During several weeks of debate, the Senate Judiciary Committee considered a number of proposed amendments to the employment-based nonimmigrant and immigrant provisions of the comprehensive immigration reform bill known as the Border Security, Economic Opportunity, and Immigration Modernization Act. The Committee adopted several key amendments, including a proposal requiring employers to disclose their company name, address, and other details when posting H-1B positions to a mandatory recruitment website. A proposal to increase the proposed labor certification fee, from $500 to $1,000, was also passed. Defeated was a plan to require annual audits of at least one percent of all H-1B and L-1 employers (in addition to high-volume H and L employers, who are already subject to audits elsewhere in the bill), as was an amendment to eliminate the provision permitting employers to exempt "intending immigrants" from the calculations used for determining H-1B dependency and highvolume H-1B and L-1 usage.
On the employment eligibility verification provisions of the bill, the Committee voted down an amendment that would have required all employers to use E-Verify within 18 months of the bill's enactment instead of a phased-in five-year period required by the original bill. It also approved a plan requiring USCIS to report E-Verify non-confirmations to Immigration and Customs Enforcement (ICE) on a weekly basis, but a provision to require ICE to investigate every non-confirmation was defeated.
The Judiciary Committee approved the immigration bill by a vote of 13-5 on May 21, 2013, and the bill now moves to the full Senate. We expect the Senate to begin debating the bill during the week of June 10, 2013 or soon thereafter. We are also expecting the House of Representatives to soon introduce its own comprehensive immigration reform bill. We are continuing to closely monitor and participate in the ongoing debate on Capitol Hill, and will provide additional updates as they become available.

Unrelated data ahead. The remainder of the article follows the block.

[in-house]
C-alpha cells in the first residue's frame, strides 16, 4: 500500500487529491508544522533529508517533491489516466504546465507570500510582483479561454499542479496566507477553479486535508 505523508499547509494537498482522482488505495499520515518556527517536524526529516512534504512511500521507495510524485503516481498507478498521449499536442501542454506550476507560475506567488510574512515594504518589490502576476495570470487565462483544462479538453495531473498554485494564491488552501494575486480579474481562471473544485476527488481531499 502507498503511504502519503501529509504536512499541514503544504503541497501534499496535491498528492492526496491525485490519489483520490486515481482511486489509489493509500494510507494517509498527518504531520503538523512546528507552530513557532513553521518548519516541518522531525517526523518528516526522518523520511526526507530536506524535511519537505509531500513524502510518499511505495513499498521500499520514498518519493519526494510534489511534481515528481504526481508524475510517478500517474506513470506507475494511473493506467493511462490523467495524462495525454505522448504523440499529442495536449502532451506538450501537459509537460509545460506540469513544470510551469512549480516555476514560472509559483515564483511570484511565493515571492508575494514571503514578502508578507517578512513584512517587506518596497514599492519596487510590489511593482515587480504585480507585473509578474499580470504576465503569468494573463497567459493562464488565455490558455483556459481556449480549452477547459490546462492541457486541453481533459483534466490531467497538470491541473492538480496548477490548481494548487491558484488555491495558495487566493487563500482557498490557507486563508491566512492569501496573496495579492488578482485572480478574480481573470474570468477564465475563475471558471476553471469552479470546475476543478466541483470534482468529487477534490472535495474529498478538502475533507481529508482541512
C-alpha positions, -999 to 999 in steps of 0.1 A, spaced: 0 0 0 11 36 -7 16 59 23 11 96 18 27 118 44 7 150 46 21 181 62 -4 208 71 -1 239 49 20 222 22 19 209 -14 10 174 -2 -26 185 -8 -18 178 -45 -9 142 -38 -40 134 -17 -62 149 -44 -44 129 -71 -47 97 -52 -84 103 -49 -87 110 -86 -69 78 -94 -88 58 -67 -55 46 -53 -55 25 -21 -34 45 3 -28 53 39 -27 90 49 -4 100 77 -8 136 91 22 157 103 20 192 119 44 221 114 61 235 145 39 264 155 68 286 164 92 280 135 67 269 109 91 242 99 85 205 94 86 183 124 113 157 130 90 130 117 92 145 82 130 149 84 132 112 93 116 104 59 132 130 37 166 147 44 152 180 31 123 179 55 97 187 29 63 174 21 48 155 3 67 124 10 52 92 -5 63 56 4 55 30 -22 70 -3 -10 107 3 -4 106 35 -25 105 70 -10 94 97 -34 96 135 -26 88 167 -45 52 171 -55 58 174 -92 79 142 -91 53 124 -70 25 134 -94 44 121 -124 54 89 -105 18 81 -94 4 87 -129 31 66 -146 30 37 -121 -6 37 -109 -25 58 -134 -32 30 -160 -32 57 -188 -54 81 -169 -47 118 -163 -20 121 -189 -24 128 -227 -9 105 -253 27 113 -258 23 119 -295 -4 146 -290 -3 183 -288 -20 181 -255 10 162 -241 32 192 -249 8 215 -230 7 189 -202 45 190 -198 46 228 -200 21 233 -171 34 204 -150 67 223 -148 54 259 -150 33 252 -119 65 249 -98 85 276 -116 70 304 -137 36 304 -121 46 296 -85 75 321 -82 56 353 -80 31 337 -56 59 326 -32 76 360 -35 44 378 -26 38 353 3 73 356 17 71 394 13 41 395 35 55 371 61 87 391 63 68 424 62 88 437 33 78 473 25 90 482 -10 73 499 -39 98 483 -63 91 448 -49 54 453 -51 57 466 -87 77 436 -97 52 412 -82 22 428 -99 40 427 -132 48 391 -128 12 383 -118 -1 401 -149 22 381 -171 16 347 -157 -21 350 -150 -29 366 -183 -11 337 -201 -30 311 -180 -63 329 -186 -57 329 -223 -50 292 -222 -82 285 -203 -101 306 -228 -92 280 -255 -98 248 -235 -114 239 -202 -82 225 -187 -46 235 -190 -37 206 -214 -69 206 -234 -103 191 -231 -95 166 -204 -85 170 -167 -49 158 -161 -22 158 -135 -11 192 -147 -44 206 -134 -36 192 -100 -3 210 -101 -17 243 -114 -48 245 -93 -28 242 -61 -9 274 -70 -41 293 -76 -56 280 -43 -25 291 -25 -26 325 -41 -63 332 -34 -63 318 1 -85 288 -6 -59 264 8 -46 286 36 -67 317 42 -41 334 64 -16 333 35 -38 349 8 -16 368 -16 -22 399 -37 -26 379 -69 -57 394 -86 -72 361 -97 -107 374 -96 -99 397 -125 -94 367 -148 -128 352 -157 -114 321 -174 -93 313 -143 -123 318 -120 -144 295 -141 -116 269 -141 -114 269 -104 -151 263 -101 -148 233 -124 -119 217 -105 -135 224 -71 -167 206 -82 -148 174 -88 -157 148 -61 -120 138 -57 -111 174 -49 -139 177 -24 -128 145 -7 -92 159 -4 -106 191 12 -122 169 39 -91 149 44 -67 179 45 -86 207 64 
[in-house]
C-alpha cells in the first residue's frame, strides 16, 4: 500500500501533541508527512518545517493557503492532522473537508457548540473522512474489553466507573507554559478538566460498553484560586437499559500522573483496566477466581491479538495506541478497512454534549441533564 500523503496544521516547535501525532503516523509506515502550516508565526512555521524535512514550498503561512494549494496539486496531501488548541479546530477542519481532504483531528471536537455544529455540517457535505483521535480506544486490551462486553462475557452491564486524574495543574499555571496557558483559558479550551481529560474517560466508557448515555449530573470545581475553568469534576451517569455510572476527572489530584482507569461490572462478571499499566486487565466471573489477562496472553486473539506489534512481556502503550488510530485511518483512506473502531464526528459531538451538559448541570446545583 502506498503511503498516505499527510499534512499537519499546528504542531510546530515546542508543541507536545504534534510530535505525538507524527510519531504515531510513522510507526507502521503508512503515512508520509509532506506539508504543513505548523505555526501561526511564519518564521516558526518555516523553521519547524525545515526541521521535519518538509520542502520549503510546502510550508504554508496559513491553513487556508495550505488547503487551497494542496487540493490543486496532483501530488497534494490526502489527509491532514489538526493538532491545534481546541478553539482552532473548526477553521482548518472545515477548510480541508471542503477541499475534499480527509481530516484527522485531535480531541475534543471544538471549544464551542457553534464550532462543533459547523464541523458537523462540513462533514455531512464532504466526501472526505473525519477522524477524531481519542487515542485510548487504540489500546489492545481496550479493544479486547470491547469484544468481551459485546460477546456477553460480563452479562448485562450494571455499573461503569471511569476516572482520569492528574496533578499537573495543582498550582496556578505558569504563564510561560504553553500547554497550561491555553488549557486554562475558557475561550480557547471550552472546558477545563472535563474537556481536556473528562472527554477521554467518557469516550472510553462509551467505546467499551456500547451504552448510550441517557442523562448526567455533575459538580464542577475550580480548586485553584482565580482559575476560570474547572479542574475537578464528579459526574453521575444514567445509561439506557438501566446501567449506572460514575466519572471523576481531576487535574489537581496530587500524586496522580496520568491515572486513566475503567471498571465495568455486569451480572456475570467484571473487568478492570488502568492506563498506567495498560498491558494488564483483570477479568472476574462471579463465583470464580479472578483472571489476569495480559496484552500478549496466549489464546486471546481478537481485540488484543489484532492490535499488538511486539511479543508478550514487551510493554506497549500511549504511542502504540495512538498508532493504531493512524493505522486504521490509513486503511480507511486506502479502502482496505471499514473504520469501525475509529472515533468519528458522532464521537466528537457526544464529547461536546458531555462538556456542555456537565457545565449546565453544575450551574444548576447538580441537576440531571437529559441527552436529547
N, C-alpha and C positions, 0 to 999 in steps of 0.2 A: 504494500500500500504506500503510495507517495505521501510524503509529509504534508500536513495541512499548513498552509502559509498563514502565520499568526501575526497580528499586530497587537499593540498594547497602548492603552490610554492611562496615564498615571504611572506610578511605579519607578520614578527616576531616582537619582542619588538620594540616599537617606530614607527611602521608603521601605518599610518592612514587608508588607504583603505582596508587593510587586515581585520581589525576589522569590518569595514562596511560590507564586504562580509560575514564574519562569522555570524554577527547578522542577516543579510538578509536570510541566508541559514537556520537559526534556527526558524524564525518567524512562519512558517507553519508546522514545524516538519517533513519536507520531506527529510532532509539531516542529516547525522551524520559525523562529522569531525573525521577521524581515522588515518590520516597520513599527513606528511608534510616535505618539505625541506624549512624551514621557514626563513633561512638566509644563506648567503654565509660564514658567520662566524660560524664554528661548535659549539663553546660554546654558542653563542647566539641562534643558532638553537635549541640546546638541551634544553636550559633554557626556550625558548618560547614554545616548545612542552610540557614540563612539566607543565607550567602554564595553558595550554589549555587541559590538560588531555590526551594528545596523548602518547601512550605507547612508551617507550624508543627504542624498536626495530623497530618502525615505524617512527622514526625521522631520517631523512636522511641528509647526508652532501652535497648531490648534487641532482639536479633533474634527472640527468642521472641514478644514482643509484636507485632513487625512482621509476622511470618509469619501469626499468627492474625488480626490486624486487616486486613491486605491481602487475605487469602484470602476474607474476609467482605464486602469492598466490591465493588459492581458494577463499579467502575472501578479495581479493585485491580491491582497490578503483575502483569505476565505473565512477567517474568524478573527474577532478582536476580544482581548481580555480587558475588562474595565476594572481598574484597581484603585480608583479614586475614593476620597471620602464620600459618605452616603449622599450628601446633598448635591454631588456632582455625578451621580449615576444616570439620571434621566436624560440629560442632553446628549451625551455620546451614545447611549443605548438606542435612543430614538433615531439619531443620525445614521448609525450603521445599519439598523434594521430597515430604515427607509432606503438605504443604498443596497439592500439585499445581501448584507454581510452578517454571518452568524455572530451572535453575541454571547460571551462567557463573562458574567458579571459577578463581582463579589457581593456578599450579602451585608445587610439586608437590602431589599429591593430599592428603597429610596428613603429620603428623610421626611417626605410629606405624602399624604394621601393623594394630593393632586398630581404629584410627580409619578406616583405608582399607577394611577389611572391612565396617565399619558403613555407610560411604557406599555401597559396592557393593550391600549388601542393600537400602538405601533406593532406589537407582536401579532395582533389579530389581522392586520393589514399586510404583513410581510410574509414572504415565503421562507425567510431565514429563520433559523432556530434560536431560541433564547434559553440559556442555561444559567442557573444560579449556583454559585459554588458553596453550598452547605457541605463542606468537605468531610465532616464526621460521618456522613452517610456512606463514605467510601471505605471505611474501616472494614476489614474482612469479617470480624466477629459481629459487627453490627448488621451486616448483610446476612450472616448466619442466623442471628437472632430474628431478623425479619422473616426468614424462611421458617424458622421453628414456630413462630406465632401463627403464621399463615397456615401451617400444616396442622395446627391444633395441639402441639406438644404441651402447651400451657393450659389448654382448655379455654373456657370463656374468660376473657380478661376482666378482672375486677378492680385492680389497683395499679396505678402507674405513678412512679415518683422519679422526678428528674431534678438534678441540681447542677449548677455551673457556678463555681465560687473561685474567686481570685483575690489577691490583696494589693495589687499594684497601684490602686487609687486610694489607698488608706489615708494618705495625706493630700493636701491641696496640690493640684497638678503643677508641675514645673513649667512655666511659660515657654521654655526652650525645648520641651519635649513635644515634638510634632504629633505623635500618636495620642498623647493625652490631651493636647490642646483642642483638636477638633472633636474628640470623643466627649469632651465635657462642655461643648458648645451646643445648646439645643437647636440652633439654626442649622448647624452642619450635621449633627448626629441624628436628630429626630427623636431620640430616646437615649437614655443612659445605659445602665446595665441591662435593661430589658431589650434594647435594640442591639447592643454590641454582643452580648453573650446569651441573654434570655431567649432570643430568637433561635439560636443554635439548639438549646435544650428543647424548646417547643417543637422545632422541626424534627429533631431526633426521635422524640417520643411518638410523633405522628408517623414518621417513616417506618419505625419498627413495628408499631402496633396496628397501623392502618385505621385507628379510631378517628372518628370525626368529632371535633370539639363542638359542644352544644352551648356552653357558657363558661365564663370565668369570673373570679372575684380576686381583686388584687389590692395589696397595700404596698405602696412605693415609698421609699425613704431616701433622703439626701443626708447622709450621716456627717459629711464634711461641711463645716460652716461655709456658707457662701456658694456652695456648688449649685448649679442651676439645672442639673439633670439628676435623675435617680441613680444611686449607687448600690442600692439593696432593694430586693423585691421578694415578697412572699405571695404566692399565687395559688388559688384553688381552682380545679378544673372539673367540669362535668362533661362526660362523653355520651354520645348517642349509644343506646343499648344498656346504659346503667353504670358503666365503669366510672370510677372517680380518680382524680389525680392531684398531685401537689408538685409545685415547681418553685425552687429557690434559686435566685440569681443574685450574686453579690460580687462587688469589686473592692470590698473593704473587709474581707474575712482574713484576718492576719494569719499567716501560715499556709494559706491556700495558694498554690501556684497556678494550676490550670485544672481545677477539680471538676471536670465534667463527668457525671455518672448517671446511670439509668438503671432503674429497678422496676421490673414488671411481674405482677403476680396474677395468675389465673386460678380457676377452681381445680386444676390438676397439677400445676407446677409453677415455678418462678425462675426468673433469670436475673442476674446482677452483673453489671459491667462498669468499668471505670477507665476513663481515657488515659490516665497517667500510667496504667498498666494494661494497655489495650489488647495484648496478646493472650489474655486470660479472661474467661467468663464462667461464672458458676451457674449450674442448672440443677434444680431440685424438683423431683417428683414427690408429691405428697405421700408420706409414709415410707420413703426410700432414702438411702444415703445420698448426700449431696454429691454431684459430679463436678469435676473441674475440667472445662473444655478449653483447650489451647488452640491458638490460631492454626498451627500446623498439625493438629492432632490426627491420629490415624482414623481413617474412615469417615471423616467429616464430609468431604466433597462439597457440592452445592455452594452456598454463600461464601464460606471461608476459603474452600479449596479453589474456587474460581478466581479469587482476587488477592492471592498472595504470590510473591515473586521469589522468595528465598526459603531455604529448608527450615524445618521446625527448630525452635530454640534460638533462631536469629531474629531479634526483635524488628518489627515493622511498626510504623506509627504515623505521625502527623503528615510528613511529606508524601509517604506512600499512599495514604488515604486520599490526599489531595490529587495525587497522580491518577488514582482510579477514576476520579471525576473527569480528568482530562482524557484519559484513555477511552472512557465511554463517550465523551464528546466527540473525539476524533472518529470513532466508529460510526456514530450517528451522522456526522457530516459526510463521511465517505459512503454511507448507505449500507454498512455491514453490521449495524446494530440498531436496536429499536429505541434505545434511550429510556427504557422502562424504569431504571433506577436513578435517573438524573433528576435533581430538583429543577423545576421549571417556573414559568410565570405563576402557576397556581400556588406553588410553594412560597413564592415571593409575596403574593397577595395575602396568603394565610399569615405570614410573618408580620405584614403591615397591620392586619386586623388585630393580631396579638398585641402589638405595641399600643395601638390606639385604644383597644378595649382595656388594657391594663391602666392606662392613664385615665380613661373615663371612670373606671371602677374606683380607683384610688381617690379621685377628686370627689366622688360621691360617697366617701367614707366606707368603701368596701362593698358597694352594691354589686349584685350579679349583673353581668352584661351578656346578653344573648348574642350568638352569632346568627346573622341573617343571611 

New York Court Holds H-1B Petition Establishes Employment Contract
A recent New York State Appellate Division decision has determined that an H-1B petition requesting a three-year period of services constitutes an employment contract binding the employer to employ the sponsored employee for the entire length of the requested petition validity. In that case, Kaushal v. Educational Products Information Exchange Institute, the New York State Supreme Court Appellate Division for the Second Department (which includes Brooklyn, Queens and Long Island) awarded back pay to an H-1B worker who was paid below the stated amount listed on the H-1B petition filing. While the results seem fair, and while the same remedy of back pay would have been ordered by the Department of Labor had the individual filed a complaint in that forum, this court decision does contain shocking language construing an H-1B petition to be a guaranteed employment contract.
We therefore recommend that all companies hiring H-1B employees should make clear, in a separate written document signed by both the employee and the employer, that the H-1B employee will at all times remain an "at will" employee, and further providing that the H-1B petition is not to be construed as a contract guaranteeing future employment. In addition, we remind our clients that if an H-1B employee is terminated, you must advise the individual in writing, offer to pay the return transportation costs, advise USCIS of the termination in writing, and withdraw the previously approved Labor Condition Application.